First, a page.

We’re on a bit of a mission to raise the profile of the salad, not that such a thing exists with the same clarity achieved by many other nouns. ‘Salad’ after all can be a limp and uninspiring affair, or it can be a panoply of colour, texture, taste and some of the best nourishment you can fit on a plate .. or in a bowl. Our passion, not surprisingly lies with the latter. And the reason why? Primarily because eating a salad a day, or several per week can really make a difference: our bodies love them! All that we need to ensure is that we keep them varied and tasty so that we get to love eating them.
With a range of edible plants to choose from, it’s pretty much impossible to construct a salad that isn’t nutrient rich, not just because it will have some quantity of all three macronutrients and fibre, plus a good range of minerals and vitamins, but it will also include phytochemicals. These are plant chemicals that are super exciting, in part because we still haven’t discovered all there is to know about them, but we do already know they have special powers, and it really shouldn’t be surprising that people who eat diverse and frequent salads often improve their health, from whatever their starting point was.
So here’s a suggestion or two from us:
Check to see what fresh produce you have in your fridge, your kitchen, your garden! Most of them can be included raw in a salad, everything from leaves, herbs, fruits (the obvious ones) and fruits such as tomatoes and avocados to root vegetables with the exception of regular potatoes. Sweet potatoes can be eaten raw (recommendation: slice them thinly) but the white potato we’re most familiar with can be toxic eaten raw. However, it can be steamed so still needn’t be excluded from a salad, especially if a more substantial meal is required. You may have the basis of a salad right there. If not, a shopping trip may be necessary. We recommend organic or unsprayed produce for all sorts of reasons but in particular because it’s hard to believe that chemicals that are capable of killing visible ‘pests’ might prove completely harmless to the microscopic bacteria in our gut. A salad will feed those friendly bacteria; why not pull out all the stops to allow them to flourish?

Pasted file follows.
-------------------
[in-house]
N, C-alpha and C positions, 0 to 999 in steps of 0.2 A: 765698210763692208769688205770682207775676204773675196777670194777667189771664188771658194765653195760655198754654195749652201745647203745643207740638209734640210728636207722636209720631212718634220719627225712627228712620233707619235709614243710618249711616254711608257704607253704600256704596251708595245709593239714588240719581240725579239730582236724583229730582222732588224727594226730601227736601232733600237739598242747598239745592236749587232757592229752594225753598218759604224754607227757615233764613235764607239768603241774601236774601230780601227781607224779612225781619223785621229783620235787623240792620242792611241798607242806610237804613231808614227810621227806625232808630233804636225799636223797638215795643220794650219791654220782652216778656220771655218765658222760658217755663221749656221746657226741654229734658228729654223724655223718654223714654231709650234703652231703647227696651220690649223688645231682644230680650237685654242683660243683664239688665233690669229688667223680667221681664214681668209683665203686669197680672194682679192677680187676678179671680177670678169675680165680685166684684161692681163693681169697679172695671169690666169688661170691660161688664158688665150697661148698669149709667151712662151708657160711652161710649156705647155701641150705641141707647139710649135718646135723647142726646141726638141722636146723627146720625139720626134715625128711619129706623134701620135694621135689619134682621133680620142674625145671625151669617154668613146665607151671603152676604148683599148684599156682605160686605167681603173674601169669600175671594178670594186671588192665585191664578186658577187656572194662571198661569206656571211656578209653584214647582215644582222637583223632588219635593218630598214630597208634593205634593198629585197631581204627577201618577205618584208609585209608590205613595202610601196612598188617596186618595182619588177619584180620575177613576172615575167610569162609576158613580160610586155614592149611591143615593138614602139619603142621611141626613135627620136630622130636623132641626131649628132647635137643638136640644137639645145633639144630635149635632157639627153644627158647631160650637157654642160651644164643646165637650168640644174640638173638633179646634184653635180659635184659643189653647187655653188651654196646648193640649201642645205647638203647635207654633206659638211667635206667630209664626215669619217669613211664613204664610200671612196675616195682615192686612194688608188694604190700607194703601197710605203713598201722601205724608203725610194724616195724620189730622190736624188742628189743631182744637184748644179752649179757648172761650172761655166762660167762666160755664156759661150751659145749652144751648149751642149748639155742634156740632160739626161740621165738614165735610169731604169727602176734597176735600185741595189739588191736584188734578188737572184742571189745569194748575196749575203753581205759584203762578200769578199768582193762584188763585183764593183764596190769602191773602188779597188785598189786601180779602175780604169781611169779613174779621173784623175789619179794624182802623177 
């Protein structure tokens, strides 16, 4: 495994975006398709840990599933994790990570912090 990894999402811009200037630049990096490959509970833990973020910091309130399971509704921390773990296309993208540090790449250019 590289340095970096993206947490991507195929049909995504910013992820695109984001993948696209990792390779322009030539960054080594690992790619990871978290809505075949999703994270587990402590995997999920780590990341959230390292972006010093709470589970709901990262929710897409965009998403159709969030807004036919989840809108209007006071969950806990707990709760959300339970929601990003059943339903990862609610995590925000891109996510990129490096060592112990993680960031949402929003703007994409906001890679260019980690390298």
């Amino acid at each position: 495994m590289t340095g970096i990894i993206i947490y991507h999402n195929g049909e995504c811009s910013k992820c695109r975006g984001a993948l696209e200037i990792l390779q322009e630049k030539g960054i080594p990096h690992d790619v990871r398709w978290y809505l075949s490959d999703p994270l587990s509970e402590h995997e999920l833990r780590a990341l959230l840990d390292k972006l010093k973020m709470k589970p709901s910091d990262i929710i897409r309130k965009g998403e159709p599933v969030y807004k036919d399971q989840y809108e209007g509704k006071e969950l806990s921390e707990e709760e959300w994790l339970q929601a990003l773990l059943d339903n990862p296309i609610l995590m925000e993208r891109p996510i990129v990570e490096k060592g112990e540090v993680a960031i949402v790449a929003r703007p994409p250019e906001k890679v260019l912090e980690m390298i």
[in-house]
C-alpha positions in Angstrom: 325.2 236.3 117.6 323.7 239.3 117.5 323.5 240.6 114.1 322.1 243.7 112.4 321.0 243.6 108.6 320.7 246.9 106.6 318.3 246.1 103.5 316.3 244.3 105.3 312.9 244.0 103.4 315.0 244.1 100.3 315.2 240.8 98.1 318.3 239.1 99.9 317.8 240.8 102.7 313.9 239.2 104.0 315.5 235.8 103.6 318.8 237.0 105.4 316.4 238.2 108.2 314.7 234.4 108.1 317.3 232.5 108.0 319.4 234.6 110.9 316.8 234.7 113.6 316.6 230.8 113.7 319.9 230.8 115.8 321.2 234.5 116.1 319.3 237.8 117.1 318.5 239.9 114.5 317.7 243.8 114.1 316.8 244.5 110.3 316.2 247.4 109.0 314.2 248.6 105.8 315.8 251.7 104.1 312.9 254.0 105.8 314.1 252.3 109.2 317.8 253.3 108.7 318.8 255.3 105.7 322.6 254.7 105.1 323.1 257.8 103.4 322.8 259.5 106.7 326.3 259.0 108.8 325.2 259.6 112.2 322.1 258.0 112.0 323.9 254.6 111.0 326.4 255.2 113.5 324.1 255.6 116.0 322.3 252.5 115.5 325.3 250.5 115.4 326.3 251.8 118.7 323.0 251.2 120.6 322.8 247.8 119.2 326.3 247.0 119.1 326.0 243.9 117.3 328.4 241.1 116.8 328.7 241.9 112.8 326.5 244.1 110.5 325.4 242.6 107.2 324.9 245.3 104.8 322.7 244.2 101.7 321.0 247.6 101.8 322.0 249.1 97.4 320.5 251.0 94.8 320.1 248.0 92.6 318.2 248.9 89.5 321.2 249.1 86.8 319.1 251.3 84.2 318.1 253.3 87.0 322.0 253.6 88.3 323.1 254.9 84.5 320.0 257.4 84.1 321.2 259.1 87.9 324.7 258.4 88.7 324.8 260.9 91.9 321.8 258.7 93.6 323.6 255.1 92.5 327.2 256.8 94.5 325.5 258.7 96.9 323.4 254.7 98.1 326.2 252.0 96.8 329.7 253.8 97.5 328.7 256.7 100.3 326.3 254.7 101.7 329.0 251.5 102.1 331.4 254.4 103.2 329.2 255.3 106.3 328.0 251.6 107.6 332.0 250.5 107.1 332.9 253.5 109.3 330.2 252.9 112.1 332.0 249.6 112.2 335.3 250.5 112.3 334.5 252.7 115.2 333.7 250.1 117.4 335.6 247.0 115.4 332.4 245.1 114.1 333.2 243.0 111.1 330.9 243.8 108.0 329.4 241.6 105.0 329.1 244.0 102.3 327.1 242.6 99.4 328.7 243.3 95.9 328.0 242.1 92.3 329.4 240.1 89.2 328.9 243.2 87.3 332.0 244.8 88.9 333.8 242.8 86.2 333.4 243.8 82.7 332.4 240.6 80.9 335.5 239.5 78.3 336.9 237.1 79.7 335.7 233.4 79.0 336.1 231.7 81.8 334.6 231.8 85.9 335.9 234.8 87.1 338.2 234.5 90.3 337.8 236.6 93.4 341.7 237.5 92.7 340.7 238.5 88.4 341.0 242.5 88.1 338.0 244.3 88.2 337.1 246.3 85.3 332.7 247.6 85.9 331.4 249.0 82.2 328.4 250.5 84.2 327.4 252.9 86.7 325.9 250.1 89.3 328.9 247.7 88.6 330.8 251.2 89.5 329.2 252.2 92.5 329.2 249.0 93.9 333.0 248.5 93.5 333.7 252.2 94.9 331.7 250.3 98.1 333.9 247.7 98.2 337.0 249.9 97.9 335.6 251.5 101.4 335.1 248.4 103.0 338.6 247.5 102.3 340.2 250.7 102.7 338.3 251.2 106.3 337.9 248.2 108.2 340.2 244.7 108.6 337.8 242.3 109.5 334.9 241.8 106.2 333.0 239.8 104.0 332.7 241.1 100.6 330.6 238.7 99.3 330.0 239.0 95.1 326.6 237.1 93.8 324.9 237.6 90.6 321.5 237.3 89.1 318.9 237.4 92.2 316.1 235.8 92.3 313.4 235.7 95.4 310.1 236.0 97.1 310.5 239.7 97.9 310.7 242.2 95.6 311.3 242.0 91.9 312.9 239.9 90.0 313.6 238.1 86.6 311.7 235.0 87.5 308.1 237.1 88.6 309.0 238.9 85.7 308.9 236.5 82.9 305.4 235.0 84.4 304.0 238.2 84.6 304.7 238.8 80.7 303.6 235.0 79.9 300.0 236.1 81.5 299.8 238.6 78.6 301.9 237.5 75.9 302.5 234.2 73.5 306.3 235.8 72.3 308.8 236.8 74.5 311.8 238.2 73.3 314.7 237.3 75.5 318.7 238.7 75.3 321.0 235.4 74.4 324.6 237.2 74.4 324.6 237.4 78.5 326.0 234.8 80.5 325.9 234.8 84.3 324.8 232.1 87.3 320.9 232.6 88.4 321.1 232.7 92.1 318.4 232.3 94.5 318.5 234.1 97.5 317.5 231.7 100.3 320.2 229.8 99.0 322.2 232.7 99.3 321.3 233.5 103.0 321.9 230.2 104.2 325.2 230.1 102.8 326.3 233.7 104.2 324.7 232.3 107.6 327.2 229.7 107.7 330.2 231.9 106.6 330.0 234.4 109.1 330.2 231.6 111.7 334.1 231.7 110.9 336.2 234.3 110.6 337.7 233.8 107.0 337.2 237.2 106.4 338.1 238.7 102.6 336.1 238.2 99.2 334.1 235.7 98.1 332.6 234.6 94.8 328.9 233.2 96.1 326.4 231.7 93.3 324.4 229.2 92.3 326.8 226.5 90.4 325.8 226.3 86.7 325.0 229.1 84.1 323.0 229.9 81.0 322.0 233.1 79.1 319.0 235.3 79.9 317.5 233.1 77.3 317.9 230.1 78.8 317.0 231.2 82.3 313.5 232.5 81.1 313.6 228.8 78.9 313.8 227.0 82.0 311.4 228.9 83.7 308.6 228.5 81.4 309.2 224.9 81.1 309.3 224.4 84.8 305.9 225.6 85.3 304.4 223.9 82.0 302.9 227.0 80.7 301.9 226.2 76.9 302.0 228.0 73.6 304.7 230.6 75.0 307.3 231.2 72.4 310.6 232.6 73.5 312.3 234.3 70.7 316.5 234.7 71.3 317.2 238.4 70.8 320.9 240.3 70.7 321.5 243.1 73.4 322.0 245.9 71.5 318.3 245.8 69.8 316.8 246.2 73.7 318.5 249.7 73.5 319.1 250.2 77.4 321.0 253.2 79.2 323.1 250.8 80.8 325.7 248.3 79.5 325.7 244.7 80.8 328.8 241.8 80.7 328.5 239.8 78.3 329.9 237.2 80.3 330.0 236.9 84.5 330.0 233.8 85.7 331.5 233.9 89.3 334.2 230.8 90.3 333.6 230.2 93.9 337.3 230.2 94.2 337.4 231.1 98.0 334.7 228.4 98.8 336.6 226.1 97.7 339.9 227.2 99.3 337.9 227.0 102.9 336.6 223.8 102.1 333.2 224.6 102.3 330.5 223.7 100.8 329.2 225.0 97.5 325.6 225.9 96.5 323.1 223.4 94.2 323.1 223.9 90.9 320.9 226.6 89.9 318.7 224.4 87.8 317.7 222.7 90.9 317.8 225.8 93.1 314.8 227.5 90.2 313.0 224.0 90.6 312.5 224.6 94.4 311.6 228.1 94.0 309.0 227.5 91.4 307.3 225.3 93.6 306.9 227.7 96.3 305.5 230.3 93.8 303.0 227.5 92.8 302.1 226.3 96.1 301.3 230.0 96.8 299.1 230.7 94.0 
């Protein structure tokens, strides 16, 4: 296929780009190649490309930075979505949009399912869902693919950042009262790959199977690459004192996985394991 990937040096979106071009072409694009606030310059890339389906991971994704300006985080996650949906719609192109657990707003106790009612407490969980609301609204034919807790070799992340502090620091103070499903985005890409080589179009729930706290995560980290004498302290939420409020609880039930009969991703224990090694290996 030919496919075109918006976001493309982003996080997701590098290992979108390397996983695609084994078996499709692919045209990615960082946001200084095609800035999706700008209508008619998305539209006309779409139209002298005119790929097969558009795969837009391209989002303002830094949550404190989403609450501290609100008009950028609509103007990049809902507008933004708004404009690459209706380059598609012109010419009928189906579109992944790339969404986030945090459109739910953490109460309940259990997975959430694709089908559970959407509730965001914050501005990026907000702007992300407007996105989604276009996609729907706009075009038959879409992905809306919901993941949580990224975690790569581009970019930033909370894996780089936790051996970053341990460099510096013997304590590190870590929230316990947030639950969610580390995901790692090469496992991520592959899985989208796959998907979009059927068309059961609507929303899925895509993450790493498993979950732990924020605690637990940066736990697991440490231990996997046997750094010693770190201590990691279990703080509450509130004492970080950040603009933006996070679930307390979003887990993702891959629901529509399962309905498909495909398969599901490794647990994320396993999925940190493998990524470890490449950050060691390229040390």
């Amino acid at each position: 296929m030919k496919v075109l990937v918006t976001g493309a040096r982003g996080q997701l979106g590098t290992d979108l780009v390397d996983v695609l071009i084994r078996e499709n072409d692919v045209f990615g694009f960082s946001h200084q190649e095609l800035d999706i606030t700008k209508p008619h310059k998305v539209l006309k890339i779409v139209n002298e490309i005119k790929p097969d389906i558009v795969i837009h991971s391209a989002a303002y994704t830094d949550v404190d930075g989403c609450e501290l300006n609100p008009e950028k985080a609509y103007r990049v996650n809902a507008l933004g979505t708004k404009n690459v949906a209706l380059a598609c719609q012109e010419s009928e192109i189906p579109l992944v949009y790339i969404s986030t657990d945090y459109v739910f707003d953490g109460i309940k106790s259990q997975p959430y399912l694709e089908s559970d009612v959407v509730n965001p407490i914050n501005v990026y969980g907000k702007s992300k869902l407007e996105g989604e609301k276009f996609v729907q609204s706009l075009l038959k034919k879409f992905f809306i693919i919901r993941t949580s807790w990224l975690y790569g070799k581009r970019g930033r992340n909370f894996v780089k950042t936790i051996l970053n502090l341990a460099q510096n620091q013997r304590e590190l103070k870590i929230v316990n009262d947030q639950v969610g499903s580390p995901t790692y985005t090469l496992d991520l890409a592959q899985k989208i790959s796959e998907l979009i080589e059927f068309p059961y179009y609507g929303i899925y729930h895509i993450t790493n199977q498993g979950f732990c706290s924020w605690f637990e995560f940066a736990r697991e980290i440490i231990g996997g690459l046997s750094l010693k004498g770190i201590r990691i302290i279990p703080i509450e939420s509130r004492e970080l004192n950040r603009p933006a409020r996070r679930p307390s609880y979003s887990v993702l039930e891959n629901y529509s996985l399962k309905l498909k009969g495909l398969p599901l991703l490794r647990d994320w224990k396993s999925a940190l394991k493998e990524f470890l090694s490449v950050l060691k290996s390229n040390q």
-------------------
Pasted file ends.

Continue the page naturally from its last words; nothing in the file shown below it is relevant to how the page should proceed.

The deal breaker for sustained salad eating may lie in the dressing, or rather range of dressings. There’s so much more to dressings than olive oil and vinegar, in fact why not try a few ‘no oil’ varieties? Nuts and seeds can be the fat in a dressing whilst at the same time providing many more nutrients than those found in the extracted oil. It’s a win win!
It’s all well and good to talk enthusiastically about salads, but what about some ideas for actually making a few? We have a couple of mini demos on our YouTube Channel; there’s Annette making a ‘no oil’ dressing here, and Graham putting together a spicy orange dressing right here. And if that’s not enough, and you happen to have a mango handy, you might enjoy this one: